Review: I know I say this with a lot of historical fiction but I always learn something new from these books. Especially when they are obviously well researched. I loved learning about the Night Witches and how they took on the Nazi. How they put the fear of God into the Germans to earn the nickname Night Witches. Nina Markova is one of those fearful women. Coming from the "wild" part of the USSR she finds her passion in being in the air. It is how she escapes from her horrible upbringing.
Nina's got moxie that's for sure to saunter her way into an elite women's flying group.

We meet Ian Graham and Tony who are on the hunt for Nazi's who have escaped prosecution by taking on new lives. They are on the hunt for The Huntress; who is one of  most skilled Nazi killers that they are after. Meanwhile, Jordan meets her soon to be step-mom, Annaleise, and while she seems kind there is something about her that Jordan feels doesn't quite fit. She's cagey about her history and about why she carries a Nazi Iron Cross. It is evident to the reader how these story-lines will intersect but how they come to a climax is heart-pounding.

The only drawback to this novel is the length in which it takes to get to the climax. There is a lot of research done, which is essential to a strong historical fiction novel but it definitely could have used a bit more editing.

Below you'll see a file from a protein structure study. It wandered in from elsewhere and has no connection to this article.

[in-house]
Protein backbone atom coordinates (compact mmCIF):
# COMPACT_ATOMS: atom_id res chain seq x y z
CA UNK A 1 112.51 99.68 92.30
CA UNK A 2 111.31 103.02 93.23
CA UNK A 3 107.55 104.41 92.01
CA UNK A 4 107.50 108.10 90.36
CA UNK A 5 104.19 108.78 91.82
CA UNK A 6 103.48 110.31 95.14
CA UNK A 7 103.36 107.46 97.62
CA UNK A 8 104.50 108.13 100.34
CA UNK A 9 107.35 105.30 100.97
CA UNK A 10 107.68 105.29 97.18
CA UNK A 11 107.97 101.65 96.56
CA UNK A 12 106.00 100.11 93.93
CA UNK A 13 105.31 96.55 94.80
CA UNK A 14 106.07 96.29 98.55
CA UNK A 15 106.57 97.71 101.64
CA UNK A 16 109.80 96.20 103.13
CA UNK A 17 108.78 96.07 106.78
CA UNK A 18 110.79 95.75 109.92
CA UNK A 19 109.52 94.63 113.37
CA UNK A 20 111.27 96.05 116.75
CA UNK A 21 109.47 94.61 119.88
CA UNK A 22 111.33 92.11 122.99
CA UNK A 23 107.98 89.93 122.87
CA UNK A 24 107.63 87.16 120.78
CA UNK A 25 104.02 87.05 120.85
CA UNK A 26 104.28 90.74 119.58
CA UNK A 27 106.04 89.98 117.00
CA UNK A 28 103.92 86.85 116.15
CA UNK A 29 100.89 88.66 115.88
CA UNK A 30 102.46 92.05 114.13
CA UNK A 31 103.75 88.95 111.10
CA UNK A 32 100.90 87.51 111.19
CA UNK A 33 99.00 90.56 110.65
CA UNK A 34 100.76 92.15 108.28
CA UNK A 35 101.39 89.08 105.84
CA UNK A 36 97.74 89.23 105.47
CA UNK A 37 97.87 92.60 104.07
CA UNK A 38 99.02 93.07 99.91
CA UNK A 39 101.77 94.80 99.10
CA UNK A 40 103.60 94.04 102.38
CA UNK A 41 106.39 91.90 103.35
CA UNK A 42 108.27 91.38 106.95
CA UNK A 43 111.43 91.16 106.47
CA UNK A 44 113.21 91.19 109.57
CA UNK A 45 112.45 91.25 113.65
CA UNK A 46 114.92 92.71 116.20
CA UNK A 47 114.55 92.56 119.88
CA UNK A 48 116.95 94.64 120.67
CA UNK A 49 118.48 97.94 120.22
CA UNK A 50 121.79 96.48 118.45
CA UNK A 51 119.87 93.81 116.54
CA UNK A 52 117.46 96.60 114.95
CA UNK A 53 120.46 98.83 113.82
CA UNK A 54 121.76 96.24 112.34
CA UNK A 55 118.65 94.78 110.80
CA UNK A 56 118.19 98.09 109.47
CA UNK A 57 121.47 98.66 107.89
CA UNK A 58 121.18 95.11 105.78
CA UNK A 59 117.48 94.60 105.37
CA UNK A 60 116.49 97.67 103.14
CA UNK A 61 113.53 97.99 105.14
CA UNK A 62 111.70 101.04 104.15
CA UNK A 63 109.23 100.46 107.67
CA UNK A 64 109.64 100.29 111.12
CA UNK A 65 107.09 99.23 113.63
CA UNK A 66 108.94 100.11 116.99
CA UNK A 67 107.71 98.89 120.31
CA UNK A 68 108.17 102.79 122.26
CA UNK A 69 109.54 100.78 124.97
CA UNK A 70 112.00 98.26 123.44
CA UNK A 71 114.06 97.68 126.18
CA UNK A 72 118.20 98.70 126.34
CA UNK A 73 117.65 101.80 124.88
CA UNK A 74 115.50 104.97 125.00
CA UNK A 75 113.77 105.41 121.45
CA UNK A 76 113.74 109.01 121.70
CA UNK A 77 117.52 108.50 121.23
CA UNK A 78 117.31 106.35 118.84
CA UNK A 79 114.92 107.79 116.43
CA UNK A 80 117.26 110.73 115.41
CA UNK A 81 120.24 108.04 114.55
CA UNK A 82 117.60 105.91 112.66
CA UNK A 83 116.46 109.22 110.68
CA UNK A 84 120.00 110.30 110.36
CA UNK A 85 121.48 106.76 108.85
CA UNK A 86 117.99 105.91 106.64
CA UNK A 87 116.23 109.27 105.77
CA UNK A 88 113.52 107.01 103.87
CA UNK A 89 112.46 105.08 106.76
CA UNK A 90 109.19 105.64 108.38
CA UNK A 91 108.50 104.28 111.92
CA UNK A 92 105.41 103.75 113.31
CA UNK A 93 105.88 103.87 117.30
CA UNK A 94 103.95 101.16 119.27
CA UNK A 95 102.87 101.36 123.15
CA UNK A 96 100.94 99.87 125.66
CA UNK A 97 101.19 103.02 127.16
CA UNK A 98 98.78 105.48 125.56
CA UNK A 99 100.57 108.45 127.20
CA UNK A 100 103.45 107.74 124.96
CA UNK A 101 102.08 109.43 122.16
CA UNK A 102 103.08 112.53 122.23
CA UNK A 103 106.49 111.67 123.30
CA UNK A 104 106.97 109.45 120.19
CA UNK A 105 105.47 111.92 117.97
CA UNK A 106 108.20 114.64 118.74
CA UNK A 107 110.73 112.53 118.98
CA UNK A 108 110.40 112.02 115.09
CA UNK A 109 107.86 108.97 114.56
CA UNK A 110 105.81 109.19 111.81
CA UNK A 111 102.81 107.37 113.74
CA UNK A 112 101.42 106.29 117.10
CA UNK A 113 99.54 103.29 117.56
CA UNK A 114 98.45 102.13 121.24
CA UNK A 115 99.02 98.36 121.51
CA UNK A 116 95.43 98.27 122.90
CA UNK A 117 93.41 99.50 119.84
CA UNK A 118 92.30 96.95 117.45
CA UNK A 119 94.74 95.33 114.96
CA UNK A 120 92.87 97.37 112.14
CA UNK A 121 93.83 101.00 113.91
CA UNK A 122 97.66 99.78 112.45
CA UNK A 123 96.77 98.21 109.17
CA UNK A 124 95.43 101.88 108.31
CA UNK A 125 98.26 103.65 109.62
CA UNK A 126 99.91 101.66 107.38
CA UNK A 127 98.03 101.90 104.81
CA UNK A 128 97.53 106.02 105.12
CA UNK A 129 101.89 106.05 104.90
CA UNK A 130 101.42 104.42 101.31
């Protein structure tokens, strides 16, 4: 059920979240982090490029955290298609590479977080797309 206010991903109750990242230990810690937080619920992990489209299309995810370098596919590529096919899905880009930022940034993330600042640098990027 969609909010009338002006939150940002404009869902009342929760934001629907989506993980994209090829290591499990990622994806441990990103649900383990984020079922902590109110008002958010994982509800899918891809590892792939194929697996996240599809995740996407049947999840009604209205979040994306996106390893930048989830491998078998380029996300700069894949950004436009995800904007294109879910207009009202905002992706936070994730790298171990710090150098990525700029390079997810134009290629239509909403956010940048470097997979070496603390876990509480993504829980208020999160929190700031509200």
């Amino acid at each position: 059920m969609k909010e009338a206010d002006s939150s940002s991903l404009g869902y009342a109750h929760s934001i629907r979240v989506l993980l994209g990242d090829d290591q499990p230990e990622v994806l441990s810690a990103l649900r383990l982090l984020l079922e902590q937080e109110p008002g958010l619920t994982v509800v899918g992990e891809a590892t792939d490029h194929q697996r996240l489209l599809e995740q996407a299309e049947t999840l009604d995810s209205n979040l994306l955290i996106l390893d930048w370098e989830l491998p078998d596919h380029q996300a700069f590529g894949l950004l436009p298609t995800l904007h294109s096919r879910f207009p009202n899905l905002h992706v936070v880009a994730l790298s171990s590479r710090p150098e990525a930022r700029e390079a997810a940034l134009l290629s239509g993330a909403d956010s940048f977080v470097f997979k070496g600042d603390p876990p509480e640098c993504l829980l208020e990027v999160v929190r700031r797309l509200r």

For those of you who love historical fiction and I know there are many, you won't want to miss The Huntress.

Continue reading the review...

Sunday, March 10, 2019

Sunday Skim


In the vain of trying something new here on the blog, I thought I might start with some Sunday posts summarizing what I've read, what I plan to start and upcoming books I'm looking forward to.

Week of 3/4/2019:


Finished:




First, Kate Quinn's novel is wonderful. It is a historical fiction with a bit of thriller mixed in. When you pick it up just beware that it is lengthy and detailed but worth it. It is such a shame that Anita Shreve is no longer of this earth because her last book was fantastic. It reminds me of all her earlier work that made me love her writing and her stories.

Currently Reading:


Looking Forward To:





Not the best reading week due to life and the fact that The Huntress is 500+ pages.We all have weeks like this where life gets in the way and you don't get to read as much. For me it's my escape from stress, my relaxation and sometimes the only thing that keeps me sane. What does reading mean to you and for you?


Share/BookmarkGoogle+

Continue reading the review...

Sunday, March 3, 2019

Sunday Skim


In the vain of trying something new here on the blog, I thought I might start with some Sunday posts summarizing what I've read, what I plan to start and upcoming books I'm looking forward to.

Week of 2/25/2019:


Finished:


I swear I haven't read a bad Sophie Kinsella book ever. Of course there are some I didn't like as much but every time she's got a new one out, I make sure it's a priority to read. This one had me cracking up and tearing up, sometimes at the same time. It's one you don't want to miss. 

Did Not Finish: 



I really don't like DNFing books but sometimes if it's not capturing your attention, it's time to move on and that's what I did.

Currently Reading:



Looking Forward To:













Share/BookmarkGoogle+

Continue reading the review...

  © Blogger templates The Professional Template by Ourblogtemplates.com 2008

Back to TOP